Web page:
Yangtze River Basin - case study

The Yangtze River Basin is home to one third of China’s population, covers one fifth of the land area, and is a key agricultural region producing about 70% of China’s rice. A research collaboration between scientists in the UK and China has developed a seasonal rainfall forecasting service to help decision-makers and communities plan for extreme climatic events such as flooding. 

Rainfall in the Yangtze region is dominated by the impact of the East Asian Summer Monsoon. Intense or prolonged periods of rainfall can lead to flooding, which can damage infrastructure and impact millions of livelihoods. The river also has hydroelectric dams that rely on the seasonal rainfall to produce electricity for provinces and major cities in eastern and southern China including Shanghai. 

Yangtze River Basin image


Managers of hydroelectric dams can alleviate flood and drought impacts and regulate electricity supply by controlling the river water level. To support these activities, having a forecasting system that provides advance information about how much rainfall there could be in the coming months is vital. 


Scientific collaboration

Through the Climate Science for Service Partnership China (CSSP China) project, scientists from China and the UK worked together to develop a climate service based on seasonal forecasting for the Yangtze River Basin. The scientists knew that rainfall in the region is linked to the El Niño—Southern Oscillation (ENSO) and strong El Niño events tended to lead to above-average rainfall in the Yangtze River Basin. They identified that the Met Office seasonal forecasting system had significant skill in forecasting the variability of the El Niño—Southern Oscillation (ENSO) and its impact on Chinese rainfall

Turning science into a service

Identifying that these findings could help decision-makers and communities in the region plan for flooding and drought events, the researchers worked in collaboration with each other and with key users to develop a prototype service that delivers forecasts of summer rainfall for the Yangtze River Basin months in advance. 

Photo of Yangtze River reservoir


In late 2015, the project started to develop a prototype climate service based on seasonal forecasts of rainfall and river flow. The product was then trialled by collaborators at the China Meteorological Administration (CMA) and the water management organisations in the Yangtze Basin, including the Three Gorges Dam, whom CMA advise. 

“It was an exciting moment to see one team of scientists identify the user need for an improved forecast service, while another team discovered that our seasonal forecast system had useful levels of skill in the region. The strong El Niño developing at the same time provided an ideal opportunity to develop and test a new forecast service.” Philip Bett, Senior Scientist at the Met Office.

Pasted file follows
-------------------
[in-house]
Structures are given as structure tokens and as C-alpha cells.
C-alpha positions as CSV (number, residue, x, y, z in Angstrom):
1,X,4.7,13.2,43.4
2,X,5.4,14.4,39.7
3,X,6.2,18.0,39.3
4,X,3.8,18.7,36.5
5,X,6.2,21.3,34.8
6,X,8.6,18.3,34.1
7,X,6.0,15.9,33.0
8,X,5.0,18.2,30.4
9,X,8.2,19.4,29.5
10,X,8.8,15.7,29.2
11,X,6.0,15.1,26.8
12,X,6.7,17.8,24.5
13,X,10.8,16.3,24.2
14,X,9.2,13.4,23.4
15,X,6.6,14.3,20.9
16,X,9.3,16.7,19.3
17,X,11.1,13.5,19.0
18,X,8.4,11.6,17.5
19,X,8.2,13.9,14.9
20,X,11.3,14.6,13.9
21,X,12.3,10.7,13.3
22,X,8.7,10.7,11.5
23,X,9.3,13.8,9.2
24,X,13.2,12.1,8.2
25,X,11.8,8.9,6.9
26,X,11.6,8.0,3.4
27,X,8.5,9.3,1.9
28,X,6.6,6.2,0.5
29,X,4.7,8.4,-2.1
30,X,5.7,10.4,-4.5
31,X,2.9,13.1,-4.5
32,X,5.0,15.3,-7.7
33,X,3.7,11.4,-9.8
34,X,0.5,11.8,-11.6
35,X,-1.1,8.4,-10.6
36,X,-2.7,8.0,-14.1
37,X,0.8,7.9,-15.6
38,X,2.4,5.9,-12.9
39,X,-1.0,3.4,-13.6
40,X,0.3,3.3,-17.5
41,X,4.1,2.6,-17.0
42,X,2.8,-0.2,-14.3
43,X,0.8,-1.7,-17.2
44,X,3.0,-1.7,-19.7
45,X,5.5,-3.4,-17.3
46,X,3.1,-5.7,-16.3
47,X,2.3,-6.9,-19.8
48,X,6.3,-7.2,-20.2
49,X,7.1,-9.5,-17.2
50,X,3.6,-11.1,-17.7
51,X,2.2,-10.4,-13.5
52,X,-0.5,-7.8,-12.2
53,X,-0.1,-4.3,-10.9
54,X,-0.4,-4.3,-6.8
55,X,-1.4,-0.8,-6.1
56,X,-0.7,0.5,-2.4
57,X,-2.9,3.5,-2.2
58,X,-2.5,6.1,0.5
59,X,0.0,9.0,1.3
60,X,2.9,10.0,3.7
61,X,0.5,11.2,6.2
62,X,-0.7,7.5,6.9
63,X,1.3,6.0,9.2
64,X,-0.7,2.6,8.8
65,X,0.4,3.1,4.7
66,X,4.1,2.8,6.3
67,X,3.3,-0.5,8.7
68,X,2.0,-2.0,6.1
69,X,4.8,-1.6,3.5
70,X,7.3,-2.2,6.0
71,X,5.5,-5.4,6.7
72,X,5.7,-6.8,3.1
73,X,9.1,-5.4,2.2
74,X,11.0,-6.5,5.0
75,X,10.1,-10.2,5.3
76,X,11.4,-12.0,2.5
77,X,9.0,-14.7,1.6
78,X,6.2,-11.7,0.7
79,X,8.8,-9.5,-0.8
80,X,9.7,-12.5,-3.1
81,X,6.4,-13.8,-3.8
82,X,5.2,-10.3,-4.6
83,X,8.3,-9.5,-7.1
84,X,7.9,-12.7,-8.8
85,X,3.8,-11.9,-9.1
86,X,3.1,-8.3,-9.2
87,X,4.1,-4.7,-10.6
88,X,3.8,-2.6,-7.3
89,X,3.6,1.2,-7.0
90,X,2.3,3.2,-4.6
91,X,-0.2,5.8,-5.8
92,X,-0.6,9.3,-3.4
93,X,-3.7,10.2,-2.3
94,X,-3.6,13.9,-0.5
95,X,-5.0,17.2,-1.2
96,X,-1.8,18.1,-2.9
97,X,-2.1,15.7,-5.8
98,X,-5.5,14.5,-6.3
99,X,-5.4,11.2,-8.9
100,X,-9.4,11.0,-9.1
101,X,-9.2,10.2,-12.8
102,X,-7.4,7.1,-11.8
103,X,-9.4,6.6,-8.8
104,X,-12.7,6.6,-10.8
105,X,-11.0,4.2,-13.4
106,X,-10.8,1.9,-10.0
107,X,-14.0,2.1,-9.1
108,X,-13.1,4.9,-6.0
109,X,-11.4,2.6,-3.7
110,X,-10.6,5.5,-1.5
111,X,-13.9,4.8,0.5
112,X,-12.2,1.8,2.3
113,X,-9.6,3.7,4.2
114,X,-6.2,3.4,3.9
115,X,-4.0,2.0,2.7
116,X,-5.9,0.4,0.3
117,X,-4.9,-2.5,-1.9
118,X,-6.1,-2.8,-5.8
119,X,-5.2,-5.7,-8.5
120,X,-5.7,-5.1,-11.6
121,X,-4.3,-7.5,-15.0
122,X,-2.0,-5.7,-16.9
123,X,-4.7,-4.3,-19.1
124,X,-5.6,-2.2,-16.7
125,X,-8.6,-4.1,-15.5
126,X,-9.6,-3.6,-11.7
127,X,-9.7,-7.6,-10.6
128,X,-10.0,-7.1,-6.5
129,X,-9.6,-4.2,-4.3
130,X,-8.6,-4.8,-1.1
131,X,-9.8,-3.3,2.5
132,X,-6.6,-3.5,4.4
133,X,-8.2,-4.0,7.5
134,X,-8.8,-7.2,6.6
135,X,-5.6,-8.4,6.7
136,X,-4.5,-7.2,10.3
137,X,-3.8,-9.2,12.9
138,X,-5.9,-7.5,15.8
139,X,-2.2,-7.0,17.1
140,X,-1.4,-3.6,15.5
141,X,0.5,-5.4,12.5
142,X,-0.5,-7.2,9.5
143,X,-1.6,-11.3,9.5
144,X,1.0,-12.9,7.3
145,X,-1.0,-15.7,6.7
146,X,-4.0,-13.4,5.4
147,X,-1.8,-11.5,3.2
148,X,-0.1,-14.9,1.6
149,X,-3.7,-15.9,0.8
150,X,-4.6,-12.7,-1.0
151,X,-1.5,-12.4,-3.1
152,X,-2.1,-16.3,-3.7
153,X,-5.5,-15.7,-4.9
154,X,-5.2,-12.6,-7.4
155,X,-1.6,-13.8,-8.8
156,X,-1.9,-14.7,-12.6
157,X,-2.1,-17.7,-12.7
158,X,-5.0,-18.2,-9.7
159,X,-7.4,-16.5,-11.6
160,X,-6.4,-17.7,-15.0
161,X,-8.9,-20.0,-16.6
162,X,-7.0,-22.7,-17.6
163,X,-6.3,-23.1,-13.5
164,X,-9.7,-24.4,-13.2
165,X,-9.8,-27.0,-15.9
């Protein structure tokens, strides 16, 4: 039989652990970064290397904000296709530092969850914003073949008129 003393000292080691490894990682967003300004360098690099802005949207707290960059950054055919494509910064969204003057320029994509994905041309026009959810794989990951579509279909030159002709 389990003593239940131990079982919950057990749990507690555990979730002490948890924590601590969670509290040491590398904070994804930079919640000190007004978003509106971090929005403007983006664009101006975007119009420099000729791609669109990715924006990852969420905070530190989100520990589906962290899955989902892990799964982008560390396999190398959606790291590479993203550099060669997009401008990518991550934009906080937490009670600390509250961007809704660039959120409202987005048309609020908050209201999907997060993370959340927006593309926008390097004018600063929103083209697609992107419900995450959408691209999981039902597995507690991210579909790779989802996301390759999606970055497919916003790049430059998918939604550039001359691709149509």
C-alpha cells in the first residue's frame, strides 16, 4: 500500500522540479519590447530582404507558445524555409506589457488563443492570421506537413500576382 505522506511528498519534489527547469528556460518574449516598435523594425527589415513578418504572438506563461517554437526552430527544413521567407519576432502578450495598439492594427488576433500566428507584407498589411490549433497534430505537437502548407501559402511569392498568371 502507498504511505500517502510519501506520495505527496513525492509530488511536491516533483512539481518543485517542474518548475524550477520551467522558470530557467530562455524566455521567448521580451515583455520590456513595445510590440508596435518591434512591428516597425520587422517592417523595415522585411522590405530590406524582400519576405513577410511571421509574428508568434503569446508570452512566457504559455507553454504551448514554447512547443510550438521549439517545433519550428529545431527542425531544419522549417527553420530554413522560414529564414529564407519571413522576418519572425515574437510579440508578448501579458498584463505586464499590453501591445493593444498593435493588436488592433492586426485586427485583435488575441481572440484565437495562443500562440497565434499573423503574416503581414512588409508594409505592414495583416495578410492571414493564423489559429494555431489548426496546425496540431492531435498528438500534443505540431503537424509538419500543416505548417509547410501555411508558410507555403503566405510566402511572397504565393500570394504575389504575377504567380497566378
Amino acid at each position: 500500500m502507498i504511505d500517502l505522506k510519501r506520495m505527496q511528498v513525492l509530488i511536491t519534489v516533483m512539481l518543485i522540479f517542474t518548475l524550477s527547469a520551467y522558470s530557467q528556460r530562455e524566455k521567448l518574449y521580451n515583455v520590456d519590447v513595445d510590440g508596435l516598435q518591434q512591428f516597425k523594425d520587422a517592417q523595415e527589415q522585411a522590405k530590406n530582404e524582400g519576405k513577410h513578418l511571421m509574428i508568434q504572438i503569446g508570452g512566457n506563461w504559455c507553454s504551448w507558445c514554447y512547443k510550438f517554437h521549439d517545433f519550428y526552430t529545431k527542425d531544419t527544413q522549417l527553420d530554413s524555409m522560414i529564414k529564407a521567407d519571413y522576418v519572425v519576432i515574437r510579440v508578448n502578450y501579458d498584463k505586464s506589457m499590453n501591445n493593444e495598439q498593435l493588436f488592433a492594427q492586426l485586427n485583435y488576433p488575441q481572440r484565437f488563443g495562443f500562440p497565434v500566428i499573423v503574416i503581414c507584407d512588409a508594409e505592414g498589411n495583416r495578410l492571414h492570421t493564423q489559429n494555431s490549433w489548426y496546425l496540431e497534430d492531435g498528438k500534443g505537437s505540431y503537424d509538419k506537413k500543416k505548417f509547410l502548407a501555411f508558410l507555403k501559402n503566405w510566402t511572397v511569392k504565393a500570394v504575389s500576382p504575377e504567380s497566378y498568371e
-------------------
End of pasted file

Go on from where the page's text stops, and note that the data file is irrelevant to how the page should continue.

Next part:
Project impact

The climate service was successful, with users highlighting how it had helped them develop flood control plans that prevented flooding and avoided agricultural losses. Subsequent delivery of the service in 2017 and 2018 was also successful and the researchers have continually evolved the forecast and the service in response to user needs. 

Users requested more regional detail, with a need for information in both the upper and lower Yangtze regions to aid hydrological planning. Further scientific research identified how this could be achieved, and by 2019 the project had incorporated this into the forecast. The project has continued to develop over time and first forecasts are now issued from early February in response to user requirements for more preparation time ahead of the summer months. A further scientific breakthrough has since been incorporated into the service - the successful predictions of average June rainfall in the middle and lower Yangtze regions up to four months in advance. 

“We developed a positive flood control plan, effectively stopping the flooding, and reducing the flood pressure on middle and lower reaches”. Feedback from a user of the seasonal forecast climate service.


Climate services for renewable wind energy

China has the greatest installed wind power capacity in the world, and the CSSP China project has also undertaken research to help to manage the risks and opportunities for wind energy from future climate variability and change. For example, research has found that in some regions of China winter average near-surface wind speed can be predicted months ahead using the Met Office seasonal forecasting system. Read more on this work in our brochure available in English and Mandarin


Supporting the Sustainable Development Goals

Outputs from CSSP China support the UN’s Sustainable Development Goals (SDGs). The co-develop of a seasonal rainfall forecast service for the Yangtze River Basin particularly supports work towards goal 1 (no poverty), goal 11 (sustainable cities and communities), goal 13 (climate action) and goal 17 (partnerships for the goals). Find out more about how the Met Office supports the SDGs
SDG icons 1, 11, 13 and 17


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Liu et al. (2018) Quarterly Journal of the Royal Meteorological Society, 144, 717

Golding et al. (2017) Climate Services, 5, 39-45

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